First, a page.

May 21, 2012 12:30
Japanese scientists claim there is a 99 percent chance that Mt. Baekdu on the border between North Korea and China will erupt in the next 20 years due to the impact of the massive earthquake in Japan in March last year. But experts here said the timing of an eruption is hard to predict, though Mt. Baekdu remains an active volcano.
Japanese media on Sunday reported Hiromitsu Taniguchi, a volcano expert at Tohoku University, has concluded there is a 68 percent chance of Mt. Baekdu erupting by 2019 and a 99 percent chance of an eruption by 2032.
Taniguchi based his inference on the historical relationship in timing between earthquakes in Japan and eruptions of Mt. Baekdu. Historical documents from Korea and China show that Mt. Baekdu erupted at least six times between the 14th and 20th centuries, Taniguchi said, and every time it followed an earthquake in Japan.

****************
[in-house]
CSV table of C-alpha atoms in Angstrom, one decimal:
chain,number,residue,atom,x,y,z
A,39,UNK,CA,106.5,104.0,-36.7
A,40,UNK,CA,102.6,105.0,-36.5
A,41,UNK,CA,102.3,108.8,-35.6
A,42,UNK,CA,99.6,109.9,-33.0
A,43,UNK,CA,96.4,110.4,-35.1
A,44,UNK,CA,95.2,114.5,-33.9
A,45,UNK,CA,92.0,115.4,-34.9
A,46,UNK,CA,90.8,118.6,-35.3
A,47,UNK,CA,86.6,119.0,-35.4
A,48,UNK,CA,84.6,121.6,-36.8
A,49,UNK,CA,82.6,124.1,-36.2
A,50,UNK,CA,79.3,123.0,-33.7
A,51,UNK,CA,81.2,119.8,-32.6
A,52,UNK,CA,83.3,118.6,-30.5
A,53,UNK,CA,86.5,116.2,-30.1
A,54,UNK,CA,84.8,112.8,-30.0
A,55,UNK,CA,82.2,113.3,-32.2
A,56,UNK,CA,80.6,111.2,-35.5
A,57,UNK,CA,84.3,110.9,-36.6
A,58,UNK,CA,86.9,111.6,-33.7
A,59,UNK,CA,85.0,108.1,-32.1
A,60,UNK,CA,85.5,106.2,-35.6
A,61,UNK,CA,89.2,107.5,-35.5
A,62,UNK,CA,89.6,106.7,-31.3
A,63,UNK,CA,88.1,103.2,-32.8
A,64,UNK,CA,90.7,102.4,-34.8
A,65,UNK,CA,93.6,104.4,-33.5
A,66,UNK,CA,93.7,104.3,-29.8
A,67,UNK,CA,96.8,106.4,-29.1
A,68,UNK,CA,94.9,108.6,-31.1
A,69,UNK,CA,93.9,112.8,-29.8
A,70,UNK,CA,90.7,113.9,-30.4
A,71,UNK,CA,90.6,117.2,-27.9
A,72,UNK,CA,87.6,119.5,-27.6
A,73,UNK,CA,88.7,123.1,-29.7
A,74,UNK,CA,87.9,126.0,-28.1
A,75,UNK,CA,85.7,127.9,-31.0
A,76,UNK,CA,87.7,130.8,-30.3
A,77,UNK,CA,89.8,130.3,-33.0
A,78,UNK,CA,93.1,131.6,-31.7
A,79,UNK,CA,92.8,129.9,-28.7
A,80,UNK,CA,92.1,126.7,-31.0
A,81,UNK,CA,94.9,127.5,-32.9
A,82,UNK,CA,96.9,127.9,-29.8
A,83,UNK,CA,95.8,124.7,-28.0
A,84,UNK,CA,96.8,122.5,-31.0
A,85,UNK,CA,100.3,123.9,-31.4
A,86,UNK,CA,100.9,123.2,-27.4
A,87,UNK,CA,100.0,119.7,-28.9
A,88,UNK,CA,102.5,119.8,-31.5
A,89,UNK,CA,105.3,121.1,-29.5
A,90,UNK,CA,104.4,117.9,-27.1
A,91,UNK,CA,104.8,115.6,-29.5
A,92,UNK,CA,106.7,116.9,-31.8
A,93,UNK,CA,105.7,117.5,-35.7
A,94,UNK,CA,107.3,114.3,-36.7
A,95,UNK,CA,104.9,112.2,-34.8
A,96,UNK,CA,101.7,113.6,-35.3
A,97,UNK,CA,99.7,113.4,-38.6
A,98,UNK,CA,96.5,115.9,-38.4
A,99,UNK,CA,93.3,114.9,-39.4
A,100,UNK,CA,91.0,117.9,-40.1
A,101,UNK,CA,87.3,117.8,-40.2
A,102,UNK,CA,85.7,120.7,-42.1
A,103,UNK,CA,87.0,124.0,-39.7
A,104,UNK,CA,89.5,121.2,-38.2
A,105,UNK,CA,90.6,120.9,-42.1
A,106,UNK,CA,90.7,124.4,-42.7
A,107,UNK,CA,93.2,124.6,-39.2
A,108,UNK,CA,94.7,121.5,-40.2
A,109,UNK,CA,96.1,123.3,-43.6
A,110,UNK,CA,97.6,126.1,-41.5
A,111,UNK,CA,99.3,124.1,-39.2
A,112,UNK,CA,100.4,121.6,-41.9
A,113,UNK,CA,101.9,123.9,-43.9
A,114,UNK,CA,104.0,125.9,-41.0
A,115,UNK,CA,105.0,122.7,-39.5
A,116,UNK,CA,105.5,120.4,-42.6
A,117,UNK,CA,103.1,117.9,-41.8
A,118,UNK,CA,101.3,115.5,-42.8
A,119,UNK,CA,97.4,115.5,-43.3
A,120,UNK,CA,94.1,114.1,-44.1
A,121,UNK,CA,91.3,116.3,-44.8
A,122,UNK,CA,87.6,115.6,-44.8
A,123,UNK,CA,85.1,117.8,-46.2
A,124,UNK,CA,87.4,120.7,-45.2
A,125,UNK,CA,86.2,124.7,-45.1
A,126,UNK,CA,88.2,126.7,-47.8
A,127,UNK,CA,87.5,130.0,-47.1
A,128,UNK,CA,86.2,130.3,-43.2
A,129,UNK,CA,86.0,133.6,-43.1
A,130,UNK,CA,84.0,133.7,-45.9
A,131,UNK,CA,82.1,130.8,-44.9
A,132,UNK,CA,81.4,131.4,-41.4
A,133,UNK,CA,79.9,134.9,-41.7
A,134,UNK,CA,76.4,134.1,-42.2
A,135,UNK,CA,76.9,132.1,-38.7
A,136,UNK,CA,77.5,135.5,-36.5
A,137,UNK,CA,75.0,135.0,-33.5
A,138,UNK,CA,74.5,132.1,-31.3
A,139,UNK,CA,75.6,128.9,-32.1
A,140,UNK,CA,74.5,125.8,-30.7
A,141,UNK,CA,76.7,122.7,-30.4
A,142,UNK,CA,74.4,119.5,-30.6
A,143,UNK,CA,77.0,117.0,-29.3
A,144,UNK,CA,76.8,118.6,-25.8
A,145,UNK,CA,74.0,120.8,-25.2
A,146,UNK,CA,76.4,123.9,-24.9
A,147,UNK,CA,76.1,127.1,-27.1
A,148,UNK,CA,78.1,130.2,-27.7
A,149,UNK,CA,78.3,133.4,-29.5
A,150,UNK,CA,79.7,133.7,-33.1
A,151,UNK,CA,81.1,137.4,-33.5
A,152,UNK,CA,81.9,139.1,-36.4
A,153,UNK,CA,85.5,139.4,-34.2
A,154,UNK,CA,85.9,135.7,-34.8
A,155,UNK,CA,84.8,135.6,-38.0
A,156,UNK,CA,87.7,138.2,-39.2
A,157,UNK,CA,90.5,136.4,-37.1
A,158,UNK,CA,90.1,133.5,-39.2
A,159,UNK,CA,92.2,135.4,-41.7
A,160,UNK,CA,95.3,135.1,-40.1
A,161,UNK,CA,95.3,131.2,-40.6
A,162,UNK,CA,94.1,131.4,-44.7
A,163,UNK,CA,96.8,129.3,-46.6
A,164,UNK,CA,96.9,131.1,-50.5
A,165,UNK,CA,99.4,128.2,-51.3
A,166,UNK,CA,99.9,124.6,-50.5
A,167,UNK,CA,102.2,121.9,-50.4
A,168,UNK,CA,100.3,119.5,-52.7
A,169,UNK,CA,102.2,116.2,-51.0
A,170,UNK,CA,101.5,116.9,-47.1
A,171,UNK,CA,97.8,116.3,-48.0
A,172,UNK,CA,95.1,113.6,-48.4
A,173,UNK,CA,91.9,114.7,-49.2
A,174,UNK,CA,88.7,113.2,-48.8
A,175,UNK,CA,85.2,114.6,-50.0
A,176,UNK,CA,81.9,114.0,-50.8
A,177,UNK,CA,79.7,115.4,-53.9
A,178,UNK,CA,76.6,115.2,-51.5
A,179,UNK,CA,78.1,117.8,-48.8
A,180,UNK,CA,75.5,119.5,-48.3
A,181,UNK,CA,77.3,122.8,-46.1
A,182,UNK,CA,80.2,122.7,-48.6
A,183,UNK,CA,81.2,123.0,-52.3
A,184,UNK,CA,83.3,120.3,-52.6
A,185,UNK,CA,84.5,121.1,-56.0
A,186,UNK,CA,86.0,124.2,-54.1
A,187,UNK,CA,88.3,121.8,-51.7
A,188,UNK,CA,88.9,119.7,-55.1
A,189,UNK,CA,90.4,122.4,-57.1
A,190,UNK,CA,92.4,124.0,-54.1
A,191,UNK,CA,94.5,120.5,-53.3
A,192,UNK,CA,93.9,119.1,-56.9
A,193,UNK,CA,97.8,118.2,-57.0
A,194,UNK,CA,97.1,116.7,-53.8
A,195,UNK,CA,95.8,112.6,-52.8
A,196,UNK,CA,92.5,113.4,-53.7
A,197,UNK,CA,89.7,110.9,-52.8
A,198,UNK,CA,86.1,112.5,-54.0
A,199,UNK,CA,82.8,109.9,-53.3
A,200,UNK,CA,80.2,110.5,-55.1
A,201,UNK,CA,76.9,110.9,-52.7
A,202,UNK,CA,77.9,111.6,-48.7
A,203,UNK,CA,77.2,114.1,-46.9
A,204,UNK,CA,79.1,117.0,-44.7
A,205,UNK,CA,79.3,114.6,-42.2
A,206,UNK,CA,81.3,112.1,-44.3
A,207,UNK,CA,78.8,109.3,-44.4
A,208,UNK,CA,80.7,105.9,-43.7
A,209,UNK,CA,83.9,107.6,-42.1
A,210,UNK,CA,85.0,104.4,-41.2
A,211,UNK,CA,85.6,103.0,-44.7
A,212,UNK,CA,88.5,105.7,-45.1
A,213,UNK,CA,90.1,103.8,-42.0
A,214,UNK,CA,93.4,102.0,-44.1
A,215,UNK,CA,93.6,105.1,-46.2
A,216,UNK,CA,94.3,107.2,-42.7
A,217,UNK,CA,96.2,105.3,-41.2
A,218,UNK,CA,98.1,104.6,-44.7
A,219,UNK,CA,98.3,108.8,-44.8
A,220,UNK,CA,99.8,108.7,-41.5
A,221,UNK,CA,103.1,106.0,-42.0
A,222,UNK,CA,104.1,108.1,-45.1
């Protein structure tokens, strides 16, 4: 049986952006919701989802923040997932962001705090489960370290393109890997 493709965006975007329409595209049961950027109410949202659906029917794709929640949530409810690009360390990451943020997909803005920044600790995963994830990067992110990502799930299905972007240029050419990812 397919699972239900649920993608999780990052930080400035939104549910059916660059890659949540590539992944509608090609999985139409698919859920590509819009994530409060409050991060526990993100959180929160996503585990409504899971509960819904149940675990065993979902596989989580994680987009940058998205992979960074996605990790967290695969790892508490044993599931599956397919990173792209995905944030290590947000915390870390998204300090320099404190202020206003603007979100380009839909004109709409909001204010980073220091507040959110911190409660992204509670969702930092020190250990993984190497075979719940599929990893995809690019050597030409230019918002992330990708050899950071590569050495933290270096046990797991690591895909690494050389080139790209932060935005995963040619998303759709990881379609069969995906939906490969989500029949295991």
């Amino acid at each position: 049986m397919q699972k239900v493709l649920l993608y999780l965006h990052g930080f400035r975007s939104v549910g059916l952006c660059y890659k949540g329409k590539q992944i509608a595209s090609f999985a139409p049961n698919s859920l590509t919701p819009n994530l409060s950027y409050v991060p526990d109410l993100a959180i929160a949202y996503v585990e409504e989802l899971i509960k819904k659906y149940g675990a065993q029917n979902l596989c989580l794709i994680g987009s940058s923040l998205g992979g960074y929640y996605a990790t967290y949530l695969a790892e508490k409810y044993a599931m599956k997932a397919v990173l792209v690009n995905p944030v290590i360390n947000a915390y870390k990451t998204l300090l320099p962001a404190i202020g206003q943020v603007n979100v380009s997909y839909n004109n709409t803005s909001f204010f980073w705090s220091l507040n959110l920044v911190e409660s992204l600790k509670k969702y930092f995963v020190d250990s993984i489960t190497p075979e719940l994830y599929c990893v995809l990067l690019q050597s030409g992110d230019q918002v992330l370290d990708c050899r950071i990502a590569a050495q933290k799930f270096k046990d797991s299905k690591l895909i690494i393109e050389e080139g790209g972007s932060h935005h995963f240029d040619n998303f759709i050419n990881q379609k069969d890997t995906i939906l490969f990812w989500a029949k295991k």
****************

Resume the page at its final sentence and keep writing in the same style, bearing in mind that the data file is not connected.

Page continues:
Mt. Baekdu erupted in 1373, 1597, 1702, 1898, 1903 and 1925.
"A Chinese nuclear power plant being constructed 100 km northwest of Mt. Baekdu is highly likely to be impacted by an eruption," Taniguchi said. "If an eruption occurs, it will affect not only North Korea and China, but Japan, Russia and other surrounding countries as well."
Korean experts are skeptical of Taniguchi's forecast. They say it is true that there is magma activity underneath the mountain but no scientific reason to predict a 99 percent chance of eruption.
"It strains interpretation of the data to predict the timing of an eruption based on historical statistics of Japanese earthquakes and volcanic activity on Mt. Baekdu," said Cho Bong-kon at Chonbuk National University. And Yoon Sung-hyo at Pusan National University, the first Korean expert to warn of the threat of an eruption in 2010, "It is scientifically risky to predict the timing of an eruption, so we must take the forecast with a pinch of salt."
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